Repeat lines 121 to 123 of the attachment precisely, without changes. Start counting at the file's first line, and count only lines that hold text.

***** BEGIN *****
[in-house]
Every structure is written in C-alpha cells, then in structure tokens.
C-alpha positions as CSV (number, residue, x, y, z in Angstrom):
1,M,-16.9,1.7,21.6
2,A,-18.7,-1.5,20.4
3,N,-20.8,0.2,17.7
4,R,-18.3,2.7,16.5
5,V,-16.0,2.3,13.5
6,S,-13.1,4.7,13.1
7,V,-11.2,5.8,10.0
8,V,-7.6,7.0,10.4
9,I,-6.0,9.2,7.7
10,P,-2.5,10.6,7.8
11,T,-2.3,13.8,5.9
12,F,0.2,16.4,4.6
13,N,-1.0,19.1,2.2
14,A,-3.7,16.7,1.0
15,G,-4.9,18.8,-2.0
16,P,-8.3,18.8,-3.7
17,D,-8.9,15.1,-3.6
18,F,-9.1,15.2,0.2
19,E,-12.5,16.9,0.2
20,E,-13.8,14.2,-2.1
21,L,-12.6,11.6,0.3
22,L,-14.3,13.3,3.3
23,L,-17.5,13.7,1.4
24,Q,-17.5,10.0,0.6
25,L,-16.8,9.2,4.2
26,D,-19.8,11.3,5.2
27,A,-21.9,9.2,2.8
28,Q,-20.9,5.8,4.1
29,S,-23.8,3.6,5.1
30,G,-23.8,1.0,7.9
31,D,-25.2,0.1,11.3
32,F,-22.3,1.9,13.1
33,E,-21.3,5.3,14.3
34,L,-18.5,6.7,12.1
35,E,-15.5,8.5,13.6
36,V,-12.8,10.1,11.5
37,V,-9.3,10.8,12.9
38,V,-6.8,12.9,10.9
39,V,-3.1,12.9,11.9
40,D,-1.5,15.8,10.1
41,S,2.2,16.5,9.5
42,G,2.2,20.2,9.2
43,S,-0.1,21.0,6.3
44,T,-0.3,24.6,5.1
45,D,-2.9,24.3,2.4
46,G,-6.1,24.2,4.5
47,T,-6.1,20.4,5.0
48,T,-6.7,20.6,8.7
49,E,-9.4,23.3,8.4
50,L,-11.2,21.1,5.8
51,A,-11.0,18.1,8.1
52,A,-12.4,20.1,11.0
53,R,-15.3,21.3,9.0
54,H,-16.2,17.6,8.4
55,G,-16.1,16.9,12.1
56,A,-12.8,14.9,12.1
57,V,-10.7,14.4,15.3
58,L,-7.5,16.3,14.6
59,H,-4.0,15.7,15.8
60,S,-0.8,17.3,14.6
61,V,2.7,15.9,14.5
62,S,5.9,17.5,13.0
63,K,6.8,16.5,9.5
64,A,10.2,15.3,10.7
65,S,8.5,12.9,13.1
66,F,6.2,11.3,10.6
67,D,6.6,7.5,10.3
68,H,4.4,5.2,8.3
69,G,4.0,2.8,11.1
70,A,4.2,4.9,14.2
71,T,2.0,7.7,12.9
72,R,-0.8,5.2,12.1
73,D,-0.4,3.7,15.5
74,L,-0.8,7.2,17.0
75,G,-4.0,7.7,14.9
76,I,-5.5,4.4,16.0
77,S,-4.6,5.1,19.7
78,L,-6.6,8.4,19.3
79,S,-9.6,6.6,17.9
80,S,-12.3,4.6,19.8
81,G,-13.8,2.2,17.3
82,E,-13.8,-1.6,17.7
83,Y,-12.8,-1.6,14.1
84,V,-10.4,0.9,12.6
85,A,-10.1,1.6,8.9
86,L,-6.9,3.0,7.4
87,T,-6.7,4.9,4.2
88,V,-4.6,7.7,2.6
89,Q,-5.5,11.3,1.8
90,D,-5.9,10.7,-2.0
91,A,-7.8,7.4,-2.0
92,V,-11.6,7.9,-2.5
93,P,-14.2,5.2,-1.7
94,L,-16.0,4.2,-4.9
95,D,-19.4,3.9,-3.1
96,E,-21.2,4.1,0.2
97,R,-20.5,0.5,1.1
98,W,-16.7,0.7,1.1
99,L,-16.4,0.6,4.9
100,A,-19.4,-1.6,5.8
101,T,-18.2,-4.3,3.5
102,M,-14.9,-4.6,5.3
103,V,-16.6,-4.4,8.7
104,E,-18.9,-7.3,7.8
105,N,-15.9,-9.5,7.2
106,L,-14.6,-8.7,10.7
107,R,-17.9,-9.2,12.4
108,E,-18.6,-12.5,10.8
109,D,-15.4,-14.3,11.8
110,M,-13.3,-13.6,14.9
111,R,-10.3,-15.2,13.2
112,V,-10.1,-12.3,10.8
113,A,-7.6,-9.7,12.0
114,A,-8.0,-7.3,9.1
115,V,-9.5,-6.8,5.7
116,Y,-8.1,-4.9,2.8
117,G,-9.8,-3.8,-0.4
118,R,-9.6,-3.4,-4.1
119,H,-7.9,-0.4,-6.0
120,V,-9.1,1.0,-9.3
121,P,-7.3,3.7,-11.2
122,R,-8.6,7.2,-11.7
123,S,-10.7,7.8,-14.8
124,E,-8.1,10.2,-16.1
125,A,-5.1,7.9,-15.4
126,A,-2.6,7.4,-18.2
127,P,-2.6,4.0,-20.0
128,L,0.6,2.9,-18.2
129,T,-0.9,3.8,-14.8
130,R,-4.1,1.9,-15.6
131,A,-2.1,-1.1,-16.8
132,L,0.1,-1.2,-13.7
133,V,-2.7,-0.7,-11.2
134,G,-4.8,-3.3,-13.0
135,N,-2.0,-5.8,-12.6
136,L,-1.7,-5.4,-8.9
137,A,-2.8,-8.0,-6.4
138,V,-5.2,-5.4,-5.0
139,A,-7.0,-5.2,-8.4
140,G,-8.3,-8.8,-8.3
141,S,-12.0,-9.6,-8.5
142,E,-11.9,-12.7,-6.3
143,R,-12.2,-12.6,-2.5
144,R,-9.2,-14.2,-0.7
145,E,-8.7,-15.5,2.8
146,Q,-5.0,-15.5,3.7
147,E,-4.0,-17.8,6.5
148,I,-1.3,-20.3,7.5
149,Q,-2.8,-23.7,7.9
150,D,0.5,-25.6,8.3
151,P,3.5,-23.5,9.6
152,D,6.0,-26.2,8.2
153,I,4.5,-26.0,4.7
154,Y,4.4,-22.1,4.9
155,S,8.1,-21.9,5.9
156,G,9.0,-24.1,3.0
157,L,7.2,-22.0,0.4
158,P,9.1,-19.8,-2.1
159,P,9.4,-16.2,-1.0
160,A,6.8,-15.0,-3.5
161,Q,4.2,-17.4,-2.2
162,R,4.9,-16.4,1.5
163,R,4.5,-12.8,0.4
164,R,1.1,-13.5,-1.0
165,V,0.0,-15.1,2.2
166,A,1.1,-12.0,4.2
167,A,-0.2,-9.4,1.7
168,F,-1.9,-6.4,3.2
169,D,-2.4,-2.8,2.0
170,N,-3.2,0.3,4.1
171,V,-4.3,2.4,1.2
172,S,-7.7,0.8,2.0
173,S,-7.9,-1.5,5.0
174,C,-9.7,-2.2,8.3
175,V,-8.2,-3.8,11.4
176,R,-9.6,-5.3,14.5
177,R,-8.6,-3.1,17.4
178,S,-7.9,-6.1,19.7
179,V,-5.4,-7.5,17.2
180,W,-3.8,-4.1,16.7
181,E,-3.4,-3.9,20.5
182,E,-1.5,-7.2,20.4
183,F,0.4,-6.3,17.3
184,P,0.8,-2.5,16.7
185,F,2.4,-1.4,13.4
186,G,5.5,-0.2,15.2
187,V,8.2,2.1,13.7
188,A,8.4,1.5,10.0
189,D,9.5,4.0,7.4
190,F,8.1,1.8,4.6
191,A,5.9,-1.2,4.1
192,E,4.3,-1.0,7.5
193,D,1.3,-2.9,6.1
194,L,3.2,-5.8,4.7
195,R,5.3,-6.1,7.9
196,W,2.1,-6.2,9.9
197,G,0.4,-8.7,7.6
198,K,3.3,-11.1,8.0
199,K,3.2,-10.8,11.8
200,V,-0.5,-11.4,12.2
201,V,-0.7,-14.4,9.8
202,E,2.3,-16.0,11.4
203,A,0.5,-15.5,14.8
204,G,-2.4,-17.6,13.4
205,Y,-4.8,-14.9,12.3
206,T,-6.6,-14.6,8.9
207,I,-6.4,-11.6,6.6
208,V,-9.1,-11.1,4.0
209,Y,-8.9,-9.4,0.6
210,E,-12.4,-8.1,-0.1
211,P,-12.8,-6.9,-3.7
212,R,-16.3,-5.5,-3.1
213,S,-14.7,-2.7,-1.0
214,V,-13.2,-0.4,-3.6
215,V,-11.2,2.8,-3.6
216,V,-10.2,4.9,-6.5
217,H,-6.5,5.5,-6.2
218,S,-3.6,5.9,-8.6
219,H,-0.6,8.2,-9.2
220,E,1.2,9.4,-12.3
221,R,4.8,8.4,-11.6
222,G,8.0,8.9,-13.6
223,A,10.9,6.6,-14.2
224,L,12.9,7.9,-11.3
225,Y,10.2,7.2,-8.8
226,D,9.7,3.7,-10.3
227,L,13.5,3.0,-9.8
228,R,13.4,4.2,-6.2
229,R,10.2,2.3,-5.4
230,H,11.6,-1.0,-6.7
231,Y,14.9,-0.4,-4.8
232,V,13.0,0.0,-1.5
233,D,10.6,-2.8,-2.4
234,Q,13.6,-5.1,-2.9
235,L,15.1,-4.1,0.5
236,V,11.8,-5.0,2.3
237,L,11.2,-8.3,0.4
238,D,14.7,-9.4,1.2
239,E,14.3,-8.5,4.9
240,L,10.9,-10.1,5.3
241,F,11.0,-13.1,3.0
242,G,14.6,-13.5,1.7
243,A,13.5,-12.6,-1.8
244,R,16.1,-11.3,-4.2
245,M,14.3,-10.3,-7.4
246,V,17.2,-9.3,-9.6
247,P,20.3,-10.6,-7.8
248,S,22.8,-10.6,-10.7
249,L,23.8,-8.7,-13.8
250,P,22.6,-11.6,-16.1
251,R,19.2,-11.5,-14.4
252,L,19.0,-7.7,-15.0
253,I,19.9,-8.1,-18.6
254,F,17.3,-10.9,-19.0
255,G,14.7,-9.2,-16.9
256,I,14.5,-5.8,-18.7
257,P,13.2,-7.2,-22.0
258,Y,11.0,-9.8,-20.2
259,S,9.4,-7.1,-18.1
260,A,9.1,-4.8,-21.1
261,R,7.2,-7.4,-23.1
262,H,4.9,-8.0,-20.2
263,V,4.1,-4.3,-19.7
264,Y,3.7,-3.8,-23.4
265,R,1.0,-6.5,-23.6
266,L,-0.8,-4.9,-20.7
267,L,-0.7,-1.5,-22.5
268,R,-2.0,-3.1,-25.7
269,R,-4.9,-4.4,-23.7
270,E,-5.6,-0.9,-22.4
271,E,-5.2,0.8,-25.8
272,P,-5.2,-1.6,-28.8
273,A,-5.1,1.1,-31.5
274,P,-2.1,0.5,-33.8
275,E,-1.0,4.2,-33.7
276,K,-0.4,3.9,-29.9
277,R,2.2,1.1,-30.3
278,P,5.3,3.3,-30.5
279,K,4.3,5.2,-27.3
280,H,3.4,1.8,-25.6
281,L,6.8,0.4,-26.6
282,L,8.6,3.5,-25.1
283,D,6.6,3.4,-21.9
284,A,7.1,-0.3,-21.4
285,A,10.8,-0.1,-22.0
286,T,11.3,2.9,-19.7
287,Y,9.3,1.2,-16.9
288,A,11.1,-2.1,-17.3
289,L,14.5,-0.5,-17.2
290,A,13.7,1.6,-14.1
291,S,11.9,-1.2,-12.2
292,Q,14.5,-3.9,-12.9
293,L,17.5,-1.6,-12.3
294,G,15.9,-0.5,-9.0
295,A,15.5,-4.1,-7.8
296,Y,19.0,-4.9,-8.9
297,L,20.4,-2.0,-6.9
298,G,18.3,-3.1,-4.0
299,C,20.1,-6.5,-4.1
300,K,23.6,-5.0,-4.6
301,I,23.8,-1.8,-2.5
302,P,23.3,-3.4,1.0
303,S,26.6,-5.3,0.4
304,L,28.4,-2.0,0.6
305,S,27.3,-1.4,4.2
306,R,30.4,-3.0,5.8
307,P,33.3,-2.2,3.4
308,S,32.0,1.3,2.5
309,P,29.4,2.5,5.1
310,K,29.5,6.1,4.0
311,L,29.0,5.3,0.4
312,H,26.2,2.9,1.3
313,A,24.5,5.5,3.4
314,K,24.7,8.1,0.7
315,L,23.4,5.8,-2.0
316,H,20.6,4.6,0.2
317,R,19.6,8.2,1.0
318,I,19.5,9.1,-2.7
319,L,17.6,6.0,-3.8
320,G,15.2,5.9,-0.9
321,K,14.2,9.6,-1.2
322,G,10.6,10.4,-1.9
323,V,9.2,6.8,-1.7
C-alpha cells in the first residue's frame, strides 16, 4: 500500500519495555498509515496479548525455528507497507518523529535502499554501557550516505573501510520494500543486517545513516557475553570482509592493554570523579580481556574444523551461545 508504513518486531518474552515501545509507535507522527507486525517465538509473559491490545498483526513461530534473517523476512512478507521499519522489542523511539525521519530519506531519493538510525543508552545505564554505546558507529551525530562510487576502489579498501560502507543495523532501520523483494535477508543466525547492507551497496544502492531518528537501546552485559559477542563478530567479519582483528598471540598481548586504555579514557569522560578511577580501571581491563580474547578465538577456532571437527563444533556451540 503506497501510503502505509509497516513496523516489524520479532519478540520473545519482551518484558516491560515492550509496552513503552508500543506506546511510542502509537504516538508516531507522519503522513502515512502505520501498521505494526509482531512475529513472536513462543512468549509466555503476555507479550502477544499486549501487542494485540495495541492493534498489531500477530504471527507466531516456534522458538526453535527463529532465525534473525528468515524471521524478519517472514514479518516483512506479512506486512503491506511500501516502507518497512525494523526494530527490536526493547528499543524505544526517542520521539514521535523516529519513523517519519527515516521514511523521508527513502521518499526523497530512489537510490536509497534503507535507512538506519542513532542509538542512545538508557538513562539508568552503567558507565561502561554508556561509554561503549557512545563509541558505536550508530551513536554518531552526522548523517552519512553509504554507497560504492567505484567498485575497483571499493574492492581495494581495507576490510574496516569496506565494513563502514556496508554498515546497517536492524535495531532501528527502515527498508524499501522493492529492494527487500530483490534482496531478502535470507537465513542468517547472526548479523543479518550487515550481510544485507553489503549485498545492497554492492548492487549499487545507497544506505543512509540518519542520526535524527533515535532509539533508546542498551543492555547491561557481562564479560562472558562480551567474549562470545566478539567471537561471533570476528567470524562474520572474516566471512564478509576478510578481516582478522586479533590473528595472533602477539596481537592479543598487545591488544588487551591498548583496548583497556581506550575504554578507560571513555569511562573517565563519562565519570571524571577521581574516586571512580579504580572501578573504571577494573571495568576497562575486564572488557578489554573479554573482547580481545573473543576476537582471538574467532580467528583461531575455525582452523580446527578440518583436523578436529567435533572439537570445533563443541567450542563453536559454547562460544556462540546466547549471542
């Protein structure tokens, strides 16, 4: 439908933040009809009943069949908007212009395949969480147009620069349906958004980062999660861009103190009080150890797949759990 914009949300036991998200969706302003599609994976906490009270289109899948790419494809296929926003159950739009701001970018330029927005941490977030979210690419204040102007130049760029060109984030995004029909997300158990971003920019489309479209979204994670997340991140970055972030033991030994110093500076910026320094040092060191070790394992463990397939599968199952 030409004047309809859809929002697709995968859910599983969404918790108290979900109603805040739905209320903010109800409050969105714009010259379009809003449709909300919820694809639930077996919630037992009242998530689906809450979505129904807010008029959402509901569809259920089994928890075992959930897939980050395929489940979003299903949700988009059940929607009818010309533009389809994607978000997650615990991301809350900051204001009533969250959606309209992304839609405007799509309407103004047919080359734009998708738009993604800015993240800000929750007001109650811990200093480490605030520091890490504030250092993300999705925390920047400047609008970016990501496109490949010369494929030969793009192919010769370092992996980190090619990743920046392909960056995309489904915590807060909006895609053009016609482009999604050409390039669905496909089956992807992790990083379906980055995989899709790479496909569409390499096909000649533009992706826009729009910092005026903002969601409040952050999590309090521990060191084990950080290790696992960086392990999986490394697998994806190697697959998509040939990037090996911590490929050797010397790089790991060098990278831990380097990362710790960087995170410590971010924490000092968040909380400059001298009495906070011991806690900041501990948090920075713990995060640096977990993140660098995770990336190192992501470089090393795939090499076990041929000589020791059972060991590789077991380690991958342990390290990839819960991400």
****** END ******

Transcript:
118,R,-9.6,-3.4,-4.1
119,H,-7.9,-0.4,-6.0
120,V,-9.1,1.0,-9.3